‘The strong do what they can. The weak suffer what they must.’ Thucydides’ principle expresses an uncomfortable truth. The eight-day meeting between Stalin, Roosevelt and Churchill at Yalta in the Crimea in February 1945 settled the fate of Eastern Europe and beyond. Its effects are still with us. President George W. Bush compared it with the way Britain, France and the Soviet Union sold out to Hitler before the war began: he called it ‘one of the greatest wrongs of history’. ‘Yalta’, like ‘Munich’, has become a synonym for the cynical betrayal of the weak by the strong. It is an oft-told, well-documented and controversial story. Diana Preston retells it fluently, perceptively and with meticulous scholarship. Her judgments are admirably sensible.
The episode is more complicated than the received view. In February 1945 the world was still viciously at war. Many hundreds of thousands, soldiers and civilians, were still to die. The Red Army already held Poland in a firm grip. It was mopping up in Hungary. In the previous three weeks it had advanced 300 miles to within 50 miles of Berlin. The Russians had already lost some seven million soldiers in dead and wounded. By the time the war ended, they would have lost 27 million soldiers and civilians altogether.
Though their casualties were far fewer, the British and Americans were still fighting desperately against the Germans in the west and against fanatical Japanese resistance in the east. It was not until August 1945 that a kind of peace arrived — at least for the people of Britain and America. On the Continent there were wandering millions, escaping from the advancing armies, liberated from concentration and prisoner-of-war camps or expelled from places where their ancestors had lived for centuries. It would be years before some of them found a home. For a decade, small groups of men on Europe’s eastern margins continued a hopeless fight against the Soviet regime which had been imposed on their countries. The decisions which the three powerful leaders took at Yalta can only be understood if that background is kept constantly in mind.
The central themes of the conference were the future of Germany and Eastern Europe, especially Poland, and Roosevelt’s determination to get Stalin to help the Americans defeat Japan and to cooperate in the creation of the United Nations.
The Poles remain deeply bitter about what they see as western, especially British, betrayal. The story is not a pretty one. In March 1939 Britain and France pledged to go to war if Hitler attacked Poland. It was only a few months after the Poles themselves had helped the Germans carve up Czechoslovakia: nothing is simple. In September we did indeed declare war on Nazi Germany. But we gave no military assistance to the Poles before they were torn apart by the Germans and the Russians: there was little we could usefully have done. Within a year, Poland had disappeared from the map, France had suffered a humiliating defeat and Britain was fighting for its life. Our guarantee had been a meaningless gesture.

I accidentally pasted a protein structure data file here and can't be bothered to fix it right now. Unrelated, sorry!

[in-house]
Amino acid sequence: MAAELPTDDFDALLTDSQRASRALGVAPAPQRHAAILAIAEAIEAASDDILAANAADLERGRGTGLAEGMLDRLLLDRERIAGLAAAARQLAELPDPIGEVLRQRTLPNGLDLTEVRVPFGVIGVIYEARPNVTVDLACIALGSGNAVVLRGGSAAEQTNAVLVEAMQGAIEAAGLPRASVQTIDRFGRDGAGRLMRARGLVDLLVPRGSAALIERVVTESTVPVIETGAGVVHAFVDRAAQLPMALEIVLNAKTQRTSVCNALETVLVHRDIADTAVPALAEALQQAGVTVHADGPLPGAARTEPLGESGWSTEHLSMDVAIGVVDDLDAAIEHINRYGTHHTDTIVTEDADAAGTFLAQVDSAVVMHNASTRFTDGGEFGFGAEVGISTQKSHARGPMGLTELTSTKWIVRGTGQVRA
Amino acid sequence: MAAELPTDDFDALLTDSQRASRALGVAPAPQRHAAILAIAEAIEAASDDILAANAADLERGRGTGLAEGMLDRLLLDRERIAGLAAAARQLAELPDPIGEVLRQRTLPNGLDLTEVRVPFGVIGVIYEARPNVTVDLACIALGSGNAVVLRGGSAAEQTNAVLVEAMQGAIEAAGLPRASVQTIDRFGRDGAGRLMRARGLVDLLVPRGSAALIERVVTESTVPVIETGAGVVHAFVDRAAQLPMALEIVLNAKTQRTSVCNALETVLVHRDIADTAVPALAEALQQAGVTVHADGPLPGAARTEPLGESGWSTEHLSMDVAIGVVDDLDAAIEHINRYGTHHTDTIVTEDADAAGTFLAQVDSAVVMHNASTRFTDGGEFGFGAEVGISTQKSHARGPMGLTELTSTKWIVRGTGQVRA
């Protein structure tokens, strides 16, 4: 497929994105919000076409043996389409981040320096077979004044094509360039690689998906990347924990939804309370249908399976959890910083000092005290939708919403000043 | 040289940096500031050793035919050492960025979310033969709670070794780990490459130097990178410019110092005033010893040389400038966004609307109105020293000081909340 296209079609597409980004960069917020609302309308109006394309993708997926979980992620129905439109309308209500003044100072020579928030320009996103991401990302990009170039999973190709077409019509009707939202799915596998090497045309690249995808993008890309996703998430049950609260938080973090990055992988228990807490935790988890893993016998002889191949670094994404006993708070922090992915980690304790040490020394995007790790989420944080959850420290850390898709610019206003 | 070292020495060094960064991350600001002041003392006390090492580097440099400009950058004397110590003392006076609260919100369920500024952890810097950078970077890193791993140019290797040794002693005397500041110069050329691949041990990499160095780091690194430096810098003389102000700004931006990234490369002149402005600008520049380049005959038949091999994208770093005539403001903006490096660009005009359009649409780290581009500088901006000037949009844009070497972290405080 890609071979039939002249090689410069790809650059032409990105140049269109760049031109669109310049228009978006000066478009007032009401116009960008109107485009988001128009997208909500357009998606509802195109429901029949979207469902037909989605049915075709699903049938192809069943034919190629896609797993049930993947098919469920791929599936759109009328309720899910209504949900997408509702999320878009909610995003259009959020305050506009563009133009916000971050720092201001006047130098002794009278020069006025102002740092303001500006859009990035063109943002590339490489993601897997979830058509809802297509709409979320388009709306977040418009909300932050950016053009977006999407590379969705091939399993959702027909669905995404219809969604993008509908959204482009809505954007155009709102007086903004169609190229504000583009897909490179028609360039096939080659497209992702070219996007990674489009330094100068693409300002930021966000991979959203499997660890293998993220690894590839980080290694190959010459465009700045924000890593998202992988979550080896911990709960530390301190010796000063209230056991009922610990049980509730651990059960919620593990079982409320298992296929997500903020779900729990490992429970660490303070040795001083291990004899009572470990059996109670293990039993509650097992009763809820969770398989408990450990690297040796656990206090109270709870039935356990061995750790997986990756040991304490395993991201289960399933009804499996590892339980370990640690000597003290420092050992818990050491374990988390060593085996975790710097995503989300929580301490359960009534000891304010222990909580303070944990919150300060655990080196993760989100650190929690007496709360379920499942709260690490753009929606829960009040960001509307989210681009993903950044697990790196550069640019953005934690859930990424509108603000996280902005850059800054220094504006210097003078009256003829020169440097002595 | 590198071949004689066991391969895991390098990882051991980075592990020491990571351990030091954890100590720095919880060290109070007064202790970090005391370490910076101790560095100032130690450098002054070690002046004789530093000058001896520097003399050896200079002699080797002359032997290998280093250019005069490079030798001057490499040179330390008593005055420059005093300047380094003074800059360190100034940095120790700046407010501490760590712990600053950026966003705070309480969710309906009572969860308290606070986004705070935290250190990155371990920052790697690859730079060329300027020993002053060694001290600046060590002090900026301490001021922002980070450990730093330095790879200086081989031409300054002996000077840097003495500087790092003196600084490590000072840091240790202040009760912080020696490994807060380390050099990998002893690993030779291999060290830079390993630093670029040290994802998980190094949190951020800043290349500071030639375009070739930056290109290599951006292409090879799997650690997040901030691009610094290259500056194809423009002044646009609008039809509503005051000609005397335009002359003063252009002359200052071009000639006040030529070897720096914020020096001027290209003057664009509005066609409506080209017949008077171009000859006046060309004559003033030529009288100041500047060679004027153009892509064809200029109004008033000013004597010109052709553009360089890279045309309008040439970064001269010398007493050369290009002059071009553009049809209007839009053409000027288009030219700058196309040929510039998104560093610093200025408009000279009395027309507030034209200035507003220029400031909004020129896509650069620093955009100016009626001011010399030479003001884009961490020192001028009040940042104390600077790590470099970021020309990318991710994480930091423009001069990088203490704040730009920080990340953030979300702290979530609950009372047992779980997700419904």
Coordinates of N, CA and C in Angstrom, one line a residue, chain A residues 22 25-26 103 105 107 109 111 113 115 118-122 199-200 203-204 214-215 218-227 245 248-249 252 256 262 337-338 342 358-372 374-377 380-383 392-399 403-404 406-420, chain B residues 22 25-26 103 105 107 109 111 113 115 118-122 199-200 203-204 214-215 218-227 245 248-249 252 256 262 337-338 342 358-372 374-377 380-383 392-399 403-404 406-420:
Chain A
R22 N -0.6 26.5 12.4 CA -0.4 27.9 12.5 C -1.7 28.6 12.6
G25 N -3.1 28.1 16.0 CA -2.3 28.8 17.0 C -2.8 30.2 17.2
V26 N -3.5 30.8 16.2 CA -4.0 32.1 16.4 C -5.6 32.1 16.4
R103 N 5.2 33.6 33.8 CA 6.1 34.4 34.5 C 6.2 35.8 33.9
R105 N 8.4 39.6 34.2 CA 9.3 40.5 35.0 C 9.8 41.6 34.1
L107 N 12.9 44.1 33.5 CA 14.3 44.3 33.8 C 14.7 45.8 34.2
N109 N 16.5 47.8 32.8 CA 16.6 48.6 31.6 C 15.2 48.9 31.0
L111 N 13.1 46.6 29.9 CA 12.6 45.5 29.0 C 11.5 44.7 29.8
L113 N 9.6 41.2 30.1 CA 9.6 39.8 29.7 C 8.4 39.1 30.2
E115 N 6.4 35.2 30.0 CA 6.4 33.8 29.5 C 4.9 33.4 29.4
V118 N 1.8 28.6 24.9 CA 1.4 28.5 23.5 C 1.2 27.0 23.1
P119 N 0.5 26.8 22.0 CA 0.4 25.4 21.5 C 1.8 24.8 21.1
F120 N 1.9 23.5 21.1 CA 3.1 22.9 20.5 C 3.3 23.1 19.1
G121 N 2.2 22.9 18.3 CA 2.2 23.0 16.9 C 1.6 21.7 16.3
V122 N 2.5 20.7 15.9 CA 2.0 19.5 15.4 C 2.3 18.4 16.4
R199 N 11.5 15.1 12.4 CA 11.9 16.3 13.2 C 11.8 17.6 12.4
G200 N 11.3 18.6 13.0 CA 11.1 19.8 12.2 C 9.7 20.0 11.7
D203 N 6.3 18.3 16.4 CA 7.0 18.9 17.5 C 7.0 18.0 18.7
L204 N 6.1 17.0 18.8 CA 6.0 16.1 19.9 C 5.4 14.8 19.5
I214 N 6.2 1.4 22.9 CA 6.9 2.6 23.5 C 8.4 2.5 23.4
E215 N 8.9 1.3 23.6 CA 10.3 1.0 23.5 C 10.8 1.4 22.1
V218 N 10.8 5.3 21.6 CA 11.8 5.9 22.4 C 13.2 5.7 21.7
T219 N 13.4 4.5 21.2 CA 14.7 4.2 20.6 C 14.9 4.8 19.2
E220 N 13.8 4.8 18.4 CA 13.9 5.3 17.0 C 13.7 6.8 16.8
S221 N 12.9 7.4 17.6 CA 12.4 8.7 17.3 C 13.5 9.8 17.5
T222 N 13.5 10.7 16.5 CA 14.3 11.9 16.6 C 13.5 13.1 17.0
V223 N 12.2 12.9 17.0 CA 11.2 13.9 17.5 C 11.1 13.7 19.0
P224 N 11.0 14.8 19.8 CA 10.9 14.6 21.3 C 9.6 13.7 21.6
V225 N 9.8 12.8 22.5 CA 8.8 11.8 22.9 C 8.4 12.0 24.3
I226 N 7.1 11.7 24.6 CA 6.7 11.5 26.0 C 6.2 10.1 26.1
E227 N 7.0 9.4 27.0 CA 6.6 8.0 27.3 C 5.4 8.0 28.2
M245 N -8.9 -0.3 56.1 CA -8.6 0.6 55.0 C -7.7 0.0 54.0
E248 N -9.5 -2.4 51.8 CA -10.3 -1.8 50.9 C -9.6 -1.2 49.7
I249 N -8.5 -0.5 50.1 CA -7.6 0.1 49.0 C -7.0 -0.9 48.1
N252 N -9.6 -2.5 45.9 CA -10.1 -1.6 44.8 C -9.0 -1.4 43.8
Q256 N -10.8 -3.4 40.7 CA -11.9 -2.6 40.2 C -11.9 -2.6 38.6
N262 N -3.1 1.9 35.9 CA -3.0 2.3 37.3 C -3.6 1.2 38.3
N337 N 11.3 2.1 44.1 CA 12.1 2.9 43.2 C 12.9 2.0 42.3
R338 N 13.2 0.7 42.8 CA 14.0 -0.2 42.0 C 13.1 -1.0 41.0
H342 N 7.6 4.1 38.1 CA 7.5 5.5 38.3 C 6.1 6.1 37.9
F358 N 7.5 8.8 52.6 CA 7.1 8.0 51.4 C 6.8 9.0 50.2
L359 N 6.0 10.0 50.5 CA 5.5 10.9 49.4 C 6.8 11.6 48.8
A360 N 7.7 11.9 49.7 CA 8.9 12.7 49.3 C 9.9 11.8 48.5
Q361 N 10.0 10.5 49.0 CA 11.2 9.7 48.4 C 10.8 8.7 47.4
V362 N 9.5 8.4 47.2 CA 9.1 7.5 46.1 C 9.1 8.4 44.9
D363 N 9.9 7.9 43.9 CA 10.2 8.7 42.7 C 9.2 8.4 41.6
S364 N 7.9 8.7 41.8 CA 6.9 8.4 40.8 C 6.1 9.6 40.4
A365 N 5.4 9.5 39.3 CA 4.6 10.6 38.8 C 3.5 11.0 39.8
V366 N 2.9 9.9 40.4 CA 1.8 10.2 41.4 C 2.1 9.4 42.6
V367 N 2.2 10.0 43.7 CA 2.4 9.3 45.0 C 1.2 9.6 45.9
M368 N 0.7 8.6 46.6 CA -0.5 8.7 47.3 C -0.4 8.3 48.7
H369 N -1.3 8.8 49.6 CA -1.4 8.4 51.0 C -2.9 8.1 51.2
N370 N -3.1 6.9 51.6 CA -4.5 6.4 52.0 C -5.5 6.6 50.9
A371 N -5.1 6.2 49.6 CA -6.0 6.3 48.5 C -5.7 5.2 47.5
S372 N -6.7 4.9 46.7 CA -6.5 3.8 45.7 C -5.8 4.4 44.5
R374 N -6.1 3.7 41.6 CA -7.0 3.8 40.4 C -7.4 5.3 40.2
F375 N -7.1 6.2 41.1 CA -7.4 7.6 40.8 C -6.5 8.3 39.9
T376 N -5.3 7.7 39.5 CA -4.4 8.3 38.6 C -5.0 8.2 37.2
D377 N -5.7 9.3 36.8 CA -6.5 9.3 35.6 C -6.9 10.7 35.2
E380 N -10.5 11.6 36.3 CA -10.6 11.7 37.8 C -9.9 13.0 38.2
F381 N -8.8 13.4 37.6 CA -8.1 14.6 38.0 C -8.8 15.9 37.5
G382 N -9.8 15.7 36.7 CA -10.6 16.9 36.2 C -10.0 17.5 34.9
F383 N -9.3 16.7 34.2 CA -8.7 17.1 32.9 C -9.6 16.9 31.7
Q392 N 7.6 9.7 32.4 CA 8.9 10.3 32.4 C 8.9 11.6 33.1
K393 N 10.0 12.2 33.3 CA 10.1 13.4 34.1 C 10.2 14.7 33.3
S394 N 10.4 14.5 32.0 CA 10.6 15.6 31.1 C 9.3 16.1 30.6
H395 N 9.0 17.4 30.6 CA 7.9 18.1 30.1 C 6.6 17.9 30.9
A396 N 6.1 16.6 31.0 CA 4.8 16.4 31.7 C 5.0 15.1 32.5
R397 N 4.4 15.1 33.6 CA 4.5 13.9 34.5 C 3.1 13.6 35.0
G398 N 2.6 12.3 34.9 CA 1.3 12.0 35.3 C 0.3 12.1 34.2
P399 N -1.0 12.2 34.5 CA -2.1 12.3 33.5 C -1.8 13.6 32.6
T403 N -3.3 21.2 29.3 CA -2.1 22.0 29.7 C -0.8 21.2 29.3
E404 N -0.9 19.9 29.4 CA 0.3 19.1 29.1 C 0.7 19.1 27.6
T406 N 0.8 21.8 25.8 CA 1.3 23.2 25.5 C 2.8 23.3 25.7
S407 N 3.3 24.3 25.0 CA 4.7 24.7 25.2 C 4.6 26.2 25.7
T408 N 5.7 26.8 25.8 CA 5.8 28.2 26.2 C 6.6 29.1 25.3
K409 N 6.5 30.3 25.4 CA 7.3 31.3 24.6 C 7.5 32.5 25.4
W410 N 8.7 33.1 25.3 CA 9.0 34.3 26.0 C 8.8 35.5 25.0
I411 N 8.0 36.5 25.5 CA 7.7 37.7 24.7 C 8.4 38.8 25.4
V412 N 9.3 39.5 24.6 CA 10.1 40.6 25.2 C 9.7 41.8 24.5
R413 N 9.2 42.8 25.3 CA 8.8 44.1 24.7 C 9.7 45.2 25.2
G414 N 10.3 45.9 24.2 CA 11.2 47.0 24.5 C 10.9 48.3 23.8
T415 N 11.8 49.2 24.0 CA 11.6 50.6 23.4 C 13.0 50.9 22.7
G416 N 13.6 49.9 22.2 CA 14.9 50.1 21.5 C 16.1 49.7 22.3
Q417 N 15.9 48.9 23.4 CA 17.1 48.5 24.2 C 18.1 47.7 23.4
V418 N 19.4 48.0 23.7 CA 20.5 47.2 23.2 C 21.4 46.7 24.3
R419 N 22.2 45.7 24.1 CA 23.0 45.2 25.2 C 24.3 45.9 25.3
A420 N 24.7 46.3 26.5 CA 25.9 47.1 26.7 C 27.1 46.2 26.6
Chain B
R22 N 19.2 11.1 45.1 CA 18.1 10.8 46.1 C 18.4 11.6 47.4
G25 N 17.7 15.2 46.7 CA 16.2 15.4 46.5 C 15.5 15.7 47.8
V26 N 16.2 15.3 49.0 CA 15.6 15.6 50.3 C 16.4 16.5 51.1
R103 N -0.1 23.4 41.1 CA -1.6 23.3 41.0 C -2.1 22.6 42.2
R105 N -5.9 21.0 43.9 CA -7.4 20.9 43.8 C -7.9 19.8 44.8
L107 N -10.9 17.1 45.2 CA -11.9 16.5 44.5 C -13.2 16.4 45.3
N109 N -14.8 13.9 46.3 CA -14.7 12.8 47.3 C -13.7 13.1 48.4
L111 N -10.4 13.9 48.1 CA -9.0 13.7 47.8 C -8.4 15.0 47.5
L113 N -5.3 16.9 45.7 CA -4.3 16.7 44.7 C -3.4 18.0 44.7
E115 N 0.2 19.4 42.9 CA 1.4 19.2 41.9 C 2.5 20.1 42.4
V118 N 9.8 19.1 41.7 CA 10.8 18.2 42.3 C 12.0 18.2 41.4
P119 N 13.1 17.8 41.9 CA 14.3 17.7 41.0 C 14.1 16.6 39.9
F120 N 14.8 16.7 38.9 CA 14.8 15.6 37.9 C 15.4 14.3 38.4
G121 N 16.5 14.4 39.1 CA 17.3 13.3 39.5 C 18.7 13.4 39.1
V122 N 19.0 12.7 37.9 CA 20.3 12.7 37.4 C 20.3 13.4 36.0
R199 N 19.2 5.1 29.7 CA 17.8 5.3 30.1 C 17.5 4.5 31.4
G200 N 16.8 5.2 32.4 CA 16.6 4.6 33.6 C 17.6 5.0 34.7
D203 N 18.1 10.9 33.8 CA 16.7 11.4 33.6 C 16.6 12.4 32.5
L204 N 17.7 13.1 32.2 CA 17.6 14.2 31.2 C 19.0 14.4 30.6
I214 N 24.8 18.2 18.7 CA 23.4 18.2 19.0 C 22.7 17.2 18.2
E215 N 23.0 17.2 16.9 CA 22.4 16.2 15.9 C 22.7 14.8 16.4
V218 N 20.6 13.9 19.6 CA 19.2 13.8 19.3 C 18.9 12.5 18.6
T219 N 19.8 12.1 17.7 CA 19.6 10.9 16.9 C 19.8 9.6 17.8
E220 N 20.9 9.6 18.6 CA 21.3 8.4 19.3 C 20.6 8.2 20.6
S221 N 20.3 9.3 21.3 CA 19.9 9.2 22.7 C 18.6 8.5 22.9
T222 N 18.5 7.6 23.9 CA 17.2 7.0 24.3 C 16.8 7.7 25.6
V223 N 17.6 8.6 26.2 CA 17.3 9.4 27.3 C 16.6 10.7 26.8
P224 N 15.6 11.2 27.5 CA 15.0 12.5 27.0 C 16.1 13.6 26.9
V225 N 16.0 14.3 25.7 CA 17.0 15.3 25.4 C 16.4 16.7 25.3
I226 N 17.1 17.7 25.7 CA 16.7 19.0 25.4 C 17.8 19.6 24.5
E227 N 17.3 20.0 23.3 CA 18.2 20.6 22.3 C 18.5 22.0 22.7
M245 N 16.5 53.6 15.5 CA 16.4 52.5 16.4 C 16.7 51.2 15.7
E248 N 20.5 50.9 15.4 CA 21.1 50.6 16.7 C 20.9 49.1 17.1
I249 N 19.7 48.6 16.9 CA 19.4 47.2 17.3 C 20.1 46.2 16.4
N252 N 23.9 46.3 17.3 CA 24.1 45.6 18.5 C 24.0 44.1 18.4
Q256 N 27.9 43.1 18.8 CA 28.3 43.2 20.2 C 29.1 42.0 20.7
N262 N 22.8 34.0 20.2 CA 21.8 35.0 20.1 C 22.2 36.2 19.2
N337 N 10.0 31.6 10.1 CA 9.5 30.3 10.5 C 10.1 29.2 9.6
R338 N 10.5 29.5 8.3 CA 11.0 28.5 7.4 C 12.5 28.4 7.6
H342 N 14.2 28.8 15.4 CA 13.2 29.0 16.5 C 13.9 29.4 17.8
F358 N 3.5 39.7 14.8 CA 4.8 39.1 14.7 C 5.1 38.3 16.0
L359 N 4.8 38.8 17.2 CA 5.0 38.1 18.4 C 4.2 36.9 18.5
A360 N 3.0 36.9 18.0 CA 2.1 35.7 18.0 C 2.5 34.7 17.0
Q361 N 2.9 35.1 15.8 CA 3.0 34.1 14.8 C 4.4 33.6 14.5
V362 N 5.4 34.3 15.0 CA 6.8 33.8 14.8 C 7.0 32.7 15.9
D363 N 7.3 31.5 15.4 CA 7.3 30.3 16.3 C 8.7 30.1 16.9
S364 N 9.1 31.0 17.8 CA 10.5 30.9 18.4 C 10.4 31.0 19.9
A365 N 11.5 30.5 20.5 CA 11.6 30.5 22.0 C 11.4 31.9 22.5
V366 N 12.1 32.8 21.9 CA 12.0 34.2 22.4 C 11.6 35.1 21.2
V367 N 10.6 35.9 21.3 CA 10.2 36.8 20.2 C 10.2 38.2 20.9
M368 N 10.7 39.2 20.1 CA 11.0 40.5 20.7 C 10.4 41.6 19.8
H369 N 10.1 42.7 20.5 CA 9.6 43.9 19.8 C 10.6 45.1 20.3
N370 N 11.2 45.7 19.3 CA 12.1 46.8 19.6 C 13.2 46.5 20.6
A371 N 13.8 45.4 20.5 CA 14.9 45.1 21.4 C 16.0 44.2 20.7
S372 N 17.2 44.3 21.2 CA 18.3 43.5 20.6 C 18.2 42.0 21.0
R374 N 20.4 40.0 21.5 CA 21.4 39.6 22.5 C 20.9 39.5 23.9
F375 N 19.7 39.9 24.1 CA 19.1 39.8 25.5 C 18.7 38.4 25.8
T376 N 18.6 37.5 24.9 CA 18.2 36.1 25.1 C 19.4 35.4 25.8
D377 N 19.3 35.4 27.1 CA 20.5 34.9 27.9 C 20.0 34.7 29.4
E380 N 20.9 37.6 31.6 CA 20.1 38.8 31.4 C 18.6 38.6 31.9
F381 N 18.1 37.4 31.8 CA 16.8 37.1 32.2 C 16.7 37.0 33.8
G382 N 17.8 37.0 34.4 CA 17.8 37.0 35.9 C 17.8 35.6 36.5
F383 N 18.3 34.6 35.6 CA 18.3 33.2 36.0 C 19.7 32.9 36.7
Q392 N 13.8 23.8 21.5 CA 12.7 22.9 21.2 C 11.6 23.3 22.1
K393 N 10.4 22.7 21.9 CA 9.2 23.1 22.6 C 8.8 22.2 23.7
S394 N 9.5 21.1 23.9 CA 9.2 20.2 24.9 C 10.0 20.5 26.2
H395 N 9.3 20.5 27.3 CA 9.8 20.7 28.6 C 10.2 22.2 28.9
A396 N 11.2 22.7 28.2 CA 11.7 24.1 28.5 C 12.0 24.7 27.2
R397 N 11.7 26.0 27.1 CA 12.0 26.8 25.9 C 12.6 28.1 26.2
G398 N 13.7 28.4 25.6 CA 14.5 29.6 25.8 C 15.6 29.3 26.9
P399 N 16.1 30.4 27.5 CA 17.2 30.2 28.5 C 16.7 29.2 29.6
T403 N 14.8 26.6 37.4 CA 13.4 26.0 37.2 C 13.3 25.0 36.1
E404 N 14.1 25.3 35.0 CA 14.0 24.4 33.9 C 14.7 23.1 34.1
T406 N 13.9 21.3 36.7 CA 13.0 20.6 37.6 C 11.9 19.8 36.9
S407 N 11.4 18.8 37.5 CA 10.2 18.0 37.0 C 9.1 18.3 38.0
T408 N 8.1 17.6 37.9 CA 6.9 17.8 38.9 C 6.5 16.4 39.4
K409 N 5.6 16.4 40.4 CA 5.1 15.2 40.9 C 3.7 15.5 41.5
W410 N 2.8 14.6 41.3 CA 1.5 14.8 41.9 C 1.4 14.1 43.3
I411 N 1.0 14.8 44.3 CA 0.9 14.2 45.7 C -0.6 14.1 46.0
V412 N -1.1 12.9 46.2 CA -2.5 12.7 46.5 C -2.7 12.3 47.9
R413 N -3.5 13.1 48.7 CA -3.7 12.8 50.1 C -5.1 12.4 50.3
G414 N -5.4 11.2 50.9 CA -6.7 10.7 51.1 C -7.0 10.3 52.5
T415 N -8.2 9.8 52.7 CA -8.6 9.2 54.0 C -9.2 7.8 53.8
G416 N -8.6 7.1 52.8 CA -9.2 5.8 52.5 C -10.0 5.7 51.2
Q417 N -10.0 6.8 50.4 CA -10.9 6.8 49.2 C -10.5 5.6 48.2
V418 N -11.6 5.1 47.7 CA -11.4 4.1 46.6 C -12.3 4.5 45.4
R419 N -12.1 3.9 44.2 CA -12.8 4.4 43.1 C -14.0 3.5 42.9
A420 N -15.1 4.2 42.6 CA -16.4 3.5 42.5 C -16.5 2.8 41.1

Stalin believed that the heavy price in blood that the Red Army had paid for its commanding position in Eastern Europe entitled and enabled him to do pretty much what he liked there. At Yalta he negotiated accordingly. Churchill and Roosevelt fought for a minimum of democracy for Poland and a place in government for the Polish politicians who had been in exile in London during the war. Stalin brushed them both aside, with hollow undertakings that he had no intention of honoring.
Even with the atom bomb in the offing, the Americans feared that the Japanese could not be beaten without horrendous American casualties. At the urging of his military, Roosevelt agreed with Stalin that Russia should recover the territory it had lost to Japan after their war of 1904–5, in return for a Soviet attack on Japan three months after the end of the war in Europe. Stalin kept his promise. In a triumph of logistics, he moved more than 1.5 million men to Manchuria in short order. They attacked, as the bomb fell on Hiroshima. The Japanese surrendered in droves. Stalin secured his lost territories. He had assumed that he could also claim a voice in wider Far Eastern affairs. But now that they had won, the Americans saw no need to make any more concessions to him.
Churchill and Roosevelt were uneasily aware that they had achieved little for Poland at Yalta, but Churchill did not quite give up. In May 1945, with the Germans still fighting, he asked his military for a plan to force the Russians to give Poland a square deal. They said it would take 45 Anglo-American divisions, several divisions of Poles and 100,000 rearmed Germans. Tongue in cheek, they called it ‘Operation Unthinkable’. Churchill folded.
The British continued their fruitless attempts to get a better deal for Poland at the tetchy conferences which they held with the Americans, the Russians and the French until the Cold War began in earnest in 1948. But for fear of Russian reactions they refused to allow Polish veterans to take part in the victory parade in London in 1945, and then to permit the erection of a monument in London to the Polish officers shot by the Russians in Katyn in 1940. The British had gone to war for the Poles, who had made a heroic contribution to victory in their own country, in the Battle of Britain, in the Middle East, in Italy and at Arnhem. Now the British shamefully failed to give them the generous recognition they had earned.
There is a wider lesson. Great powers should not offer or imply guarantees unless they are sure they have both the will and the means to honor them. The supposed beneficiaries should look at the offers they get with beady eyes, lest they find themselves left in the lurch, as the Poles were in 1939. These are basic truths which Ukrainians and Kurds no doubt find themselves pondering today.